A study of faculty and administrator attitudes toward, and involvement with, educational marketing and student recruiting in Florida public and private community/junior colleges


Admissions offices at many colleges and universities, once the passive processors of whatever applications came their way, have been forced by a dwindling pool of traditional students to turn to more active recruitment. Many institutions of higher education have borrowed marketing practices from business and industry and have applied those practices in the educational environment. On many campuses these business-like tactics have been resisted by some administrators and faculty. When marketing approaches are applied, admissions directors are at the center of the effort on college campuses. Many admissions directors have found that increased involvement on the part of faculty and administrators can foster a better understanding of ad~issions practices and efforts, and create mutual cooperation and support of recruitment activities between faculty and administrators. It was within a framework of declining student population and the subsequent increase in marketing activities on college campuses, often rejected by academia, that this study was conducted regarding faculty and administrator attitudes toward, and involvement with, educational marketing and student recruiting in Florida's public and private two-year community/junior colleges. A mail survey was distributed to 28 public and 14 private community/junior colleges listed in the 1987 Florida Education Directory. The faculty sample consisted of a random selection of faculty names from current institutional catalogs. Chief academic and student affairs officers served as the administrator sample. Eighteen Likert-scaled items were used to assess attitudes toward various statements regarding marketing and student recruiting. Eight single-item questions were used to establish level of involvement with marketing and student recruiting activities. Frequency distributions and chi-square analysis provided the basis for data comparison. Data analysis revealed that faculty and administrators expressed similar attitudes toward the effectiveness and acceptability of marketing and student recruiting. Significant differences, indicated by chisquare analysis, were revealed among the following: (1) admissions department effectiveness; (2) effects of declining enrollment; (3) utilization of big-business tactics; (4) appropriateness of newspaper advertising; and (5) willingness to conduct campus tours. While public faculty and administrators were in slightly closer agreement than their private colleagues concerning the role marketing and student recruiting should play in higher education, private faculty and administrators were slightly more involved in marketing and student recruiting activities than their public counterparts.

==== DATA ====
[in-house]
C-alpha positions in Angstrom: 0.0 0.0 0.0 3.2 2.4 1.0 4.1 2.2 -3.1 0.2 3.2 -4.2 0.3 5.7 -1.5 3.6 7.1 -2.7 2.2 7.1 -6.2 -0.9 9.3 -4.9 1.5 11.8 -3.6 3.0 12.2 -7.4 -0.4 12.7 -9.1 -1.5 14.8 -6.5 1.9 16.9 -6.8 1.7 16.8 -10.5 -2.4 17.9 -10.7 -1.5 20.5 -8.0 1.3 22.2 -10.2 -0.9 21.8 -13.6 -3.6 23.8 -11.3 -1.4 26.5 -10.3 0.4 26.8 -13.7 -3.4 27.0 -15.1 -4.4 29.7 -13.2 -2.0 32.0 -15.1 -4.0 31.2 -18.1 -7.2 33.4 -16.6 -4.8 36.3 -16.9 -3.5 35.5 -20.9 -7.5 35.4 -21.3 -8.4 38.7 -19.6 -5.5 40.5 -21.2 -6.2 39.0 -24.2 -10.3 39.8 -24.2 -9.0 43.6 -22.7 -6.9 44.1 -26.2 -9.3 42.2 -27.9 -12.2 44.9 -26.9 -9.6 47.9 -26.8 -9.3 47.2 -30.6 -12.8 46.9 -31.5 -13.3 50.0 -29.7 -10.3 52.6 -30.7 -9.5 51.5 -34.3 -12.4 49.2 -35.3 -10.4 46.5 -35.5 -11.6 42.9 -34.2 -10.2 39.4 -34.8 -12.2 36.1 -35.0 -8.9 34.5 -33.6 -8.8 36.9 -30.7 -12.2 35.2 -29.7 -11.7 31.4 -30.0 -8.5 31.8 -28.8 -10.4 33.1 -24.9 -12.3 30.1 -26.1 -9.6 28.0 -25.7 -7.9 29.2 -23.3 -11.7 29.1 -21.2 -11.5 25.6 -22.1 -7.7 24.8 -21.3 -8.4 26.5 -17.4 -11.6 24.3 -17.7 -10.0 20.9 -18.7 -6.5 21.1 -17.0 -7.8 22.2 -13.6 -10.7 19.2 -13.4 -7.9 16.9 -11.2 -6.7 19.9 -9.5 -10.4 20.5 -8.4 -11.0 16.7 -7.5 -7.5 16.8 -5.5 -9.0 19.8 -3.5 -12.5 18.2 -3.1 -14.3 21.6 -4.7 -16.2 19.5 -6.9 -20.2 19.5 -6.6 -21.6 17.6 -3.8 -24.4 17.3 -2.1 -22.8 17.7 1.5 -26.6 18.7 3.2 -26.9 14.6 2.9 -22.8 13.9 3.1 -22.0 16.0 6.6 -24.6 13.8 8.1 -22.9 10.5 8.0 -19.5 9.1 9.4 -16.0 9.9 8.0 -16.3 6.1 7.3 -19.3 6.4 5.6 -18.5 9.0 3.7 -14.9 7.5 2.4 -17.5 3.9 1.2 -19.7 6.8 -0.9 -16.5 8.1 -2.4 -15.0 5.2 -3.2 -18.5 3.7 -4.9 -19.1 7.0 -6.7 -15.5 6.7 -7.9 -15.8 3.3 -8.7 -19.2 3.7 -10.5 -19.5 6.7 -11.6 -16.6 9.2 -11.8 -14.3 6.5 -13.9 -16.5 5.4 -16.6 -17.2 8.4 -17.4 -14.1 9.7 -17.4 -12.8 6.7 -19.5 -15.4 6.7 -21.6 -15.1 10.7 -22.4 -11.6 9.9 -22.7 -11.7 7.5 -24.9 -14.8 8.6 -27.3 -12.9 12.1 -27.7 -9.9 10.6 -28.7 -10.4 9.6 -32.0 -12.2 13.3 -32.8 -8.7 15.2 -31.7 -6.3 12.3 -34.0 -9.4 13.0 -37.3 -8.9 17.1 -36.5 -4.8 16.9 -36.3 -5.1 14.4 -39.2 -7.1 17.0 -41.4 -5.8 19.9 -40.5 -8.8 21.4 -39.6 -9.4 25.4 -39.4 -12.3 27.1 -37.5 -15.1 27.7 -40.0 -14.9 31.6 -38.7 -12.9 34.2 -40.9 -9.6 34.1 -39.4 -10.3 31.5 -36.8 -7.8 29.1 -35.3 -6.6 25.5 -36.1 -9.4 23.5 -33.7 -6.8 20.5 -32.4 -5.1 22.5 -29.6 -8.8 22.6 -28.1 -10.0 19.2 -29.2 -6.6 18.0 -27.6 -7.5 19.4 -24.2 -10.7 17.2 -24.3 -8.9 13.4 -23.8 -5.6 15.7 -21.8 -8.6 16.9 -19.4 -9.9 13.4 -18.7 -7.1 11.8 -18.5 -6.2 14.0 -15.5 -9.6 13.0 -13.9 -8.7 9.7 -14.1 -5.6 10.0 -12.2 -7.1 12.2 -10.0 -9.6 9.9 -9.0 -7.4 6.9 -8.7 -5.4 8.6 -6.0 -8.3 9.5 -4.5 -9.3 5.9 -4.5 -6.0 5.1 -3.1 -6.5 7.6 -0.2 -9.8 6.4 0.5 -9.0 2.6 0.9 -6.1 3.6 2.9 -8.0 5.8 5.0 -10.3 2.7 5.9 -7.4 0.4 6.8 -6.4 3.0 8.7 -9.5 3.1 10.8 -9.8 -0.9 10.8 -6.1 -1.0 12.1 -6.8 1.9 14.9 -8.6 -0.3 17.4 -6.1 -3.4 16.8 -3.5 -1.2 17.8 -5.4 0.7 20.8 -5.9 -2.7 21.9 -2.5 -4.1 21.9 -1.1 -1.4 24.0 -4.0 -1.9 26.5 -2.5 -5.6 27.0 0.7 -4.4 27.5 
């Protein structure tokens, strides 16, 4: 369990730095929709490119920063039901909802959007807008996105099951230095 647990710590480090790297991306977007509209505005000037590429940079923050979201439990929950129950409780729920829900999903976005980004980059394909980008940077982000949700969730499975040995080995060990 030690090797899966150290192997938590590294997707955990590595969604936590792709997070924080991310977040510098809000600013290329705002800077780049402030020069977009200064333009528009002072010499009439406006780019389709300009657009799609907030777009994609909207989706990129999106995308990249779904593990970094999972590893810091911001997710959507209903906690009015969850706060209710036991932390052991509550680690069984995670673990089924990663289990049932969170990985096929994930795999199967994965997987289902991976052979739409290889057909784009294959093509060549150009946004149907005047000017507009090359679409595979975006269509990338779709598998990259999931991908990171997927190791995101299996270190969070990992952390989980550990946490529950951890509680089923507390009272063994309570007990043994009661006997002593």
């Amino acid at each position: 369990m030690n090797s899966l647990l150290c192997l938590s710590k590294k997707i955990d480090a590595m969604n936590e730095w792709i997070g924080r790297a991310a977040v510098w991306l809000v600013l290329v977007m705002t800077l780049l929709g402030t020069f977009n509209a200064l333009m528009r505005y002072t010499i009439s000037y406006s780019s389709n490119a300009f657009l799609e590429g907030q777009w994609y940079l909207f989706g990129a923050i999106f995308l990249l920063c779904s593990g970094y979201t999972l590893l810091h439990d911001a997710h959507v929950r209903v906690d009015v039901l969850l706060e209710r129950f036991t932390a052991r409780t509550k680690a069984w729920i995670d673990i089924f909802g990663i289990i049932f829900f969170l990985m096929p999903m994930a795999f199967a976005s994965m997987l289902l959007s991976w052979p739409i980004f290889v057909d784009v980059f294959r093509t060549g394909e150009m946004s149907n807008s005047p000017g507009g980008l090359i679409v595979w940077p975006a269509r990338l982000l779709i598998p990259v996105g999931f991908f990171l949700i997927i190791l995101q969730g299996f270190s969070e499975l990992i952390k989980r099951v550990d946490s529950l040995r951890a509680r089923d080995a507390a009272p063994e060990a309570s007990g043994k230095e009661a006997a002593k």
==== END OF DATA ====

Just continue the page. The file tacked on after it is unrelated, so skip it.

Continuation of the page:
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Graduation Date





Hernandez, David E.


Doctor of Education (Ed.D.)


College of Education


Educational Services




150 p.



Length of Campus-only Access


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Doctoral Dissertation (Open Access)




Dissertations, Academic -- Education; Education -- Dissertations, Academic

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